Employees have a limited number of stars they can award per year, but can award more then one star at a time if they feel that they should. As employees hit levels (50, 100, 200) provide appropriate rewards.It’s simple to do and allows everyone in the organization to get involved! "

If you have an employee motivation - please let us know!

Posted under What’s New, Miscellaneous Thoughts, Training Ideas by Stewart on Feb 27, 2009 | Comments: 0 | Post a comment»

Employee motivation without breaking the budget

It’s the second week of our first Bingo Game and the response was AMAZING! Very exciting!

We apologize to anyone who had difficulty getting on our website last week. Our hosting site conducted an upgrade, which caused some technical problems.

We have had so many great comments from people about employee motivation! Here is a small list of ideas that people have suggested to motivate your employees without causing a budget crisis.

  • Encourage comments from external and internal customers. Post this praise for everyone to read and address problems immediately.
  • Remind staff how their work matters to customers and encourage positive interactions.
  • Call an employee into your office just to say thank you without discussing any other issue.
  • Write a thank you card or e-mail.
  • Post a bulletin board for employees to share news, hobbies, and recognition.
  • Reserve the best parking spot for an employee-of-the-month. Let staff decide how the spot is earned.
  • Add a note to an employee’s paycheck highlighting something great he/she did that week.
  • Join in and work with an employee who is under pressure. Ask how you can help and work side-by-side with them to complete the task.
  • Create a change of pace by giving employees a chance to work on exciting projects or learn new skills.
  • Help build skills with a training library filled with books, tapes, DVD’s and other resources that employees can check out.
  • Delegate worthy projects, not just menial tasks, to increase trust and pride with everyone
  • Create light-hearted awards that recognize something unique about each person such as, "Best Screen-Saver," or "Best Joke Teller," and present the awards at a staff meeting or lunch.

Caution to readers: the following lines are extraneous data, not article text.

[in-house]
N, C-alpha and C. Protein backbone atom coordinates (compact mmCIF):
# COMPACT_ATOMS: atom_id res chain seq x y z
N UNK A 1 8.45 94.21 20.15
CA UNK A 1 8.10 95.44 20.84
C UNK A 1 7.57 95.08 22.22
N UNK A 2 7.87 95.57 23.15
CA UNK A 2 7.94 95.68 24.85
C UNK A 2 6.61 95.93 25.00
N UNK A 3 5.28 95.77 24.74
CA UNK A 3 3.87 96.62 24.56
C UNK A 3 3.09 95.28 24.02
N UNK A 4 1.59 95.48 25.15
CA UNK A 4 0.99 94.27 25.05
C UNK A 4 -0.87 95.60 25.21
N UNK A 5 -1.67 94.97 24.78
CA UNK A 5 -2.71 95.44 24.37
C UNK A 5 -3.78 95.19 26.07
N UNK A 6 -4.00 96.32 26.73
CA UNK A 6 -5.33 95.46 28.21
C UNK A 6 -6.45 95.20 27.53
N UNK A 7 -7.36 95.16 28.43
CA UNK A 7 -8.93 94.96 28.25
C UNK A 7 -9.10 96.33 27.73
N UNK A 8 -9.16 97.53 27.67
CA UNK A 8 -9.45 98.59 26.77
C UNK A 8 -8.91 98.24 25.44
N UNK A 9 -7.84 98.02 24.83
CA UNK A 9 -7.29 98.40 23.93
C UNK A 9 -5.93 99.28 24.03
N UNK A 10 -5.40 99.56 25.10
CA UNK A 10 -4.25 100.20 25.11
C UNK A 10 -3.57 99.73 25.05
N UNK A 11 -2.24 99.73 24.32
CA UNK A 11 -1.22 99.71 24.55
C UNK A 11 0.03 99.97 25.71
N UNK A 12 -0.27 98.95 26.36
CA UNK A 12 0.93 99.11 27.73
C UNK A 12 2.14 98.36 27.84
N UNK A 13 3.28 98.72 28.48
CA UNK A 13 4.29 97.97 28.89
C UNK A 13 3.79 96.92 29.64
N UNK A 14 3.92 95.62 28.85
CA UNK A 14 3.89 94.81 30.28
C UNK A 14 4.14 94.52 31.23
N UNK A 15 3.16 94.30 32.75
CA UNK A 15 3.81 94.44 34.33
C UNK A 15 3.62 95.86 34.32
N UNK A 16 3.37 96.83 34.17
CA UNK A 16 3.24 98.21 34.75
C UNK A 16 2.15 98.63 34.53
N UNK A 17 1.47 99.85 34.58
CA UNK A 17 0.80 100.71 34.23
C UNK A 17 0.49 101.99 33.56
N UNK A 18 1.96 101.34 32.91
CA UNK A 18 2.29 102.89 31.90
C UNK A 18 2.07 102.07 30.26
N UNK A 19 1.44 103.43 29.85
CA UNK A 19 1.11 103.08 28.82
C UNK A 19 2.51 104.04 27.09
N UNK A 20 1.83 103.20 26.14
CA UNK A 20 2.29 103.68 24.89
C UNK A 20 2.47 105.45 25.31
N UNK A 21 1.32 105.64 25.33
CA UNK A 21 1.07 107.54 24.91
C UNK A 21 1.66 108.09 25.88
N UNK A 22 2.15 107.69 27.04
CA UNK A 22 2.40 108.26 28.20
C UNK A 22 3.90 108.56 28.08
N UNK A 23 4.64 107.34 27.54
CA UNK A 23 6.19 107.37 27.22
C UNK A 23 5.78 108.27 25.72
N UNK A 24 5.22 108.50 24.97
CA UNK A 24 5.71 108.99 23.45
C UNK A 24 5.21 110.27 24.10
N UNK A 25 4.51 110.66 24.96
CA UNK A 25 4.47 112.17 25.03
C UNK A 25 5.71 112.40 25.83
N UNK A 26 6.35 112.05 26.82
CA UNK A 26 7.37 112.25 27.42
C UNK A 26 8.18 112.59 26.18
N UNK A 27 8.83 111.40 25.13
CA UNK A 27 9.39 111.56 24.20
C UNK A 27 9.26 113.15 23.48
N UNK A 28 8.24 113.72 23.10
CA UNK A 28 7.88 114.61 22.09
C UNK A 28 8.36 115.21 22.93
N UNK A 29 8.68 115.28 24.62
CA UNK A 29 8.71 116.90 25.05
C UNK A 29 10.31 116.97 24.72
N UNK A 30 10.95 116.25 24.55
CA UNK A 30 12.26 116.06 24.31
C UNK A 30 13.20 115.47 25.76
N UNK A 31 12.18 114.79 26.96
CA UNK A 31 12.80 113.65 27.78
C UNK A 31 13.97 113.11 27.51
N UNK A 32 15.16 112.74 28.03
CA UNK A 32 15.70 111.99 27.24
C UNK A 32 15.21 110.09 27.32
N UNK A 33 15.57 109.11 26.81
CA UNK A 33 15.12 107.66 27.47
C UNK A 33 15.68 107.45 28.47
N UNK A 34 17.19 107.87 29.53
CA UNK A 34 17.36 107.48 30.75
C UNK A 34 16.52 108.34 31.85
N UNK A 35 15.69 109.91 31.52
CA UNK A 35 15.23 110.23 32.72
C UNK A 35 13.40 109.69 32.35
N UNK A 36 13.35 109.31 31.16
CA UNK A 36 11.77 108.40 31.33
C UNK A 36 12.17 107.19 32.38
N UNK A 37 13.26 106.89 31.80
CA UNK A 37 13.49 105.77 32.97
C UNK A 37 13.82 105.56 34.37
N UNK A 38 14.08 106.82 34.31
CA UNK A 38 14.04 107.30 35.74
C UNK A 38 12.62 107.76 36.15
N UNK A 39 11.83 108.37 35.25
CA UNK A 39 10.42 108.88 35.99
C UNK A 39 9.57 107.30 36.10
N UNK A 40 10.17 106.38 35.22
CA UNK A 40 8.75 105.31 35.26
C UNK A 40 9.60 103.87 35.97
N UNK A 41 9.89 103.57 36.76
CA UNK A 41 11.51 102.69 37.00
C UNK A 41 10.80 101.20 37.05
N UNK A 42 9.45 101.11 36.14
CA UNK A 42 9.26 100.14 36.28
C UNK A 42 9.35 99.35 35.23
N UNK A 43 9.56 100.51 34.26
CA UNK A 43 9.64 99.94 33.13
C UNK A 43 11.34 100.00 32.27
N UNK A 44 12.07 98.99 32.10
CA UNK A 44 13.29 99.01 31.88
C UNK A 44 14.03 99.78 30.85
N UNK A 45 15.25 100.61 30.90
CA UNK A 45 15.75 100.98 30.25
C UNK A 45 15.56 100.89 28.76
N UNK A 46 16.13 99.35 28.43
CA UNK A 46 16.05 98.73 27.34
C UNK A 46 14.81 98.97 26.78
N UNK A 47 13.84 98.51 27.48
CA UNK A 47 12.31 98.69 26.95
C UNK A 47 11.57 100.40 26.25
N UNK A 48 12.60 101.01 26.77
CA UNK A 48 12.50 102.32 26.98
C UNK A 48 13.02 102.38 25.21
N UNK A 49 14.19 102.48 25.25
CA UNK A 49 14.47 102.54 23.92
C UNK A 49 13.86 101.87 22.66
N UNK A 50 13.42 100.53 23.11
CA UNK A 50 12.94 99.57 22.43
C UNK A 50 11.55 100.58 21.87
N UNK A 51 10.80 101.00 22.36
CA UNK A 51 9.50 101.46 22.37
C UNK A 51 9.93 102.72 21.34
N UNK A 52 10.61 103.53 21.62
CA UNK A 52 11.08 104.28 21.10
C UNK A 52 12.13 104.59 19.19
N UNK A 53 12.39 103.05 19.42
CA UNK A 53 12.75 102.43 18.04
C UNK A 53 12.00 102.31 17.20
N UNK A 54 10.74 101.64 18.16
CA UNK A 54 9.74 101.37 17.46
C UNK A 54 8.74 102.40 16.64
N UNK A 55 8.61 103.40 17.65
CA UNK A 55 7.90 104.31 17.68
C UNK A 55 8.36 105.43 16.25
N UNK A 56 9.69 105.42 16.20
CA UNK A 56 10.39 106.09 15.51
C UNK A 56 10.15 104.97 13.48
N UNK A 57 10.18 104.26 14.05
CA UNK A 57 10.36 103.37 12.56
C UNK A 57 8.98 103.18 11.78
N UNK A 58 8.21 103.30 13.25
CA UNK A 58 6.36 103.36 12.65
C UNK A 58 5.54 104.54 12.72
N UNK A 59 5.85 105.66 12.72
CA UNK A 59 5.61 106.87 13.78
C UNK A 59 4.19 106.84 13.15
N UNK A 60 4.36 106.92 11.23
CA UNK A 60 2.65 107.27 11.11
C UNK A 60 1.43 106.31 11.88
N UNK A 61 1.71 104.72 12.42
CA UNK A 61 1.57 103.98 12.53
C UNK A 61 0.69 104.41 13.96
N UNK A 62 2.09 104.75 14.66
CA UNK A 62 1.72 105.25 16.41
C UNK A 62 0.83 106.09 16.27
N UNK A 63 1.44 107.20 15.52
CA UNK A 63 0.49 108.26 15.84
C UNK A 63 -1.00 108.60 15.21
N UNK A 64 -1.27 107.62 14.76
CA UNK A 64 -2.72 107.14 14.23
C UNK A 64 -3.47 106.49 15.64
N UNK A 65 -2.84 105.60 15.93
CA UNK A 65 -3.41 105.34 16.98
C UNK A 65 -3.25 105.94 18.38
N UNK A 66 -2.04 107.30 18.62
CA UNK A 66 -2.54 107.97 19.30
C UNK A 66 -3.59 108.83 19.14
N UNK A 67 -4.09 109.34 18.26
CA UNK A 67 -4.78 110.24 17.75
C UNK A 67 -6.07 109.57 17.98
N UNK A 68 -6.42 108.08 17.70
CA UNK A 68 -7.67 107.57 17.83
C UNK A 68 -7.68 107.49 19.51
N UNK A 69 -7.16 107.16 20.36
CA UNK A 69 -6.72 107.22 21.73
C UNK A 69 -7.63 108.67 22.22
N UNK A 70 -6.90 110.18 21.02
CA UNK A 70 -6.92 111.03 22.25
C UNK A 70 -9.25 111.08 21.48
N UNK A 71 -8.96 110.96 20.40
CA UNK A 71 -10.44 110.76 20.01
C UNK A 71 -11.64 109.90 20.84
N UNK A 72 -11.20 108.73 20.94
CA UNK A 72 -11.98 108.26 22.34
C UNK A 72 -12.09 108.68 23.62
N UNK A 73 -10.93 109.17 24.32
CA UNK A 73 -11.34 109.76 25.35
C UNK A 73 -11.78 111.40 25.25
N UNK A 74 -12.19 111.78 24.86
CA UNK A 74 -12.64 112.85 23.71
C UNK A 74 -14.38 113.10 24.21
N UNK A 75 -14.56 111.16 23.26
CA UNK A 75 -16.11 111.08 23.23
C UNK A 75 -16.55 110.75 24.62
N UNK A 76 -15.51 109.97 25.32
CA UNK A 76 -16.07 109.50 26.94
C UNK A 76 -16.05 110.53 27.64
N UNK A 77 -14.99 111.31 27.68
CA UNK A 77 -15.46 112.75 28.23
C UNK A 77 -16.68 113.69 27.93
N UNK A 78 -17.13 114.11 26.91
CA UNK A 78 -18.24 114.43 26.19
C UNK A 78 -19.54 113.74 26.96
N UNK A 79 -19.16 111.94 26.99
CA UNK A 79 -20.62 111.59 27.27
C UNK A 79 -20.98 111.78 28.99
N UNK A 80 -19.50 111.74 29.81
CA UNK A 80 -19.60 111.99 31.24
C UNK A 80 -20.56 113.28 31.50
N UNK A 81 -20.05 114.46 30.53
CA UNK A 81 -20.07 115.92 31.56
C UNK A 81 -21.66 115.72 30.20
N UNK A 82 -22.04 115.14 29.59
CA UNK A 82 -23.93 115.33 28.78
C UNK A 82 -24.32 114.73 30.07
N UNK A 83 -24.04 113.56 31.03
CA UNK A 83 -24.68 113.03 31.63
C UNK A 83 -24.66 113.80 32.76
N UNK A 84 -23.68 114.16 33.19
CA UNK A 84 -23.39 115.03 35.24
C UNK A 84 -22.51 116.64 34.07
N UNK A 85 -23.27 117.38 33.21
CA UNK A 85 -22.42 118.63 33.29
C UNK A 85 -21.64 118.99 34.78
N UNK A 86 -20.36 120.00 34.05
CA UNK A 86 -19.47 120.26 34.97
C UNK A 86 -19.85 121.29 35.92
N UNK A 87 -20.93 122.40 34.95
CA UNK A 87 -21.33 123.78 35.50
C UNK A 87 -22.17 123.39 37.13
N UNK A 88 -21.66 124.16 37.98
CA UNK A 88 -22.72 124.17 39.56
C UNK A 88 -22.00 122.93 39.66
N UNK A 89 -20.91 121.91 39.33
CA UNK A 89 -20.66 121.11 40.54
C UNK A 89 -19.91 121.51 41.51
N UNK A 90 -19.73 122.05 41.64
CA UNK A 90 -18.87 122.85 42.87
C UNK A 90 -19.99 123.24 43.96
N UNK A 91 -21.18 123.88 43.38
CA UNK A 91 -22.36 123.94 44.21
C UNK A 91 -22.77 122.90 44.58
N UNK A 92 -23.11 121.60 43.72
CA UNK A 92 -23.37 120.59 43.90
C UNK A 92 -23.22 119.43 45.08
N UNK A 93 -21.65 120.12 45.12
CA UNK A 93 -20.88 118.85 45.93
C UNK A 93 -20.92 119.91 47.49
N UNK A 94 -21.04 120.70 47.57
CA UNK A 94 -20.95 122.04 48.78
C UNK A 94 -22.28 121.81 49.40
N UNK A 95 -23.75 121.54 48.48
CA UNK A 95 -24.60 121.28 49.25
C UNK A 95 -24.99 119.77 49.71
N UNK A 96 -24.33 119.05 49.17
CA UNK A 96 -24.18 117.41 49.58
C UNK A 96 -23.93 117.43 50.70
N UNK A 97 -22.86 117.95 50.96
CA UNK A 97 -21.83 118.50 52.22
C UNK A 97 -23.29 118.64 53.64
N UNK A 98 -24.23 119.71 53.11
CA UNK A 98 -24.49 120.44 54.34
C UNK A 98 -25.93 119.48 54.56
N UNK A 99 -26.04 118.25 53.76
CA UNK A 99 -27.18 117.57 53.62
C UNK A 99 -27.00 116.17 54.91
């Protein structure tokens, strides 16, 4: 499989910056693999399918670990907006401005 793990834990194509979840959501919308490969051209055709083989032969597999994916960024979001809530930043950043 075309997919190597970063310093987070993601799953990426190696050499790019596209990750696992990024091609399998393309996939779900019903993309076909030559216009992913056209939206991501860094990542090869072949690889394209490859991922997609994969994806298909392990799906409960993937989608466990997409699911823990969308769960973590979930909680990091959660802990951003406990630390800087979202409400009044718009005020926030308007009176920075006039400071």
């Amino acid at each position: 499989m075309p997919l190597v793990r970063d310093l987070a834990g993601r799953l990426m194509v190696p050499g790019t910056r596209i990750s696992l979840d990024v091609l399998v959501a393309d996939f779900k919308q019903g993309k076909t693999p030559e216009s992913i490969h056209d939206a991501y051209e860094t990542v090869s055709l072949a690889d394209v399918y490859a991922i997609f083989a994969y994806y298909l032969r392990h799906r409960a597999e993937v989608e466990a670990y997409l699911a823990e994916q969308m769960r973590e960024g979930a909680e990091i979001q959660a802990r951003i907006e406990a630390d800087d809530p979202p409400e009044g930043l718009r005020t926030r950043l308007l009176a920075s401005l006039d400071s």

• Ask an employee who is proficient in a certain area to train others or make a presentation at a staff meeting.

If you have any ideas about how to have more fun at work or how to motivate employees, please let us know! If you use any of these ideas, we would love to hear how they worked out. Have a great week and be sure to have fun!

This week’s Bingo Number: G53

Posted under What’s New, Training Ideas by Stewart on Feb 11, 2009 | Comments: 0 | Post a comment»

A cost analysis of your training expense...errr...rather a "non numbers" discussion of how much you're spending and for what benefit?

As customers tell me all the time, training is expensive. Of course, everything is expensive these days and costs are continuing to rise! So that raises the question, can you afford to train your employees? I think the better question is this; can you afford NOT to train them?

I was sitting here at my desk in true accountant style, just having heard a customer tell me for what feels like the hundredth time this week "It’s simply not in budget for us this year". I blink in silence after I hang up. Why? Because I’m remembering the awful customer service I received from a retailer the last time I purchased a $1,200 mattress set. I won’t ever go there again. That just cost them another $1,200 sale. The average cost of a training video on customer service is $895. I put on my accountant hat and think - that seems worth it.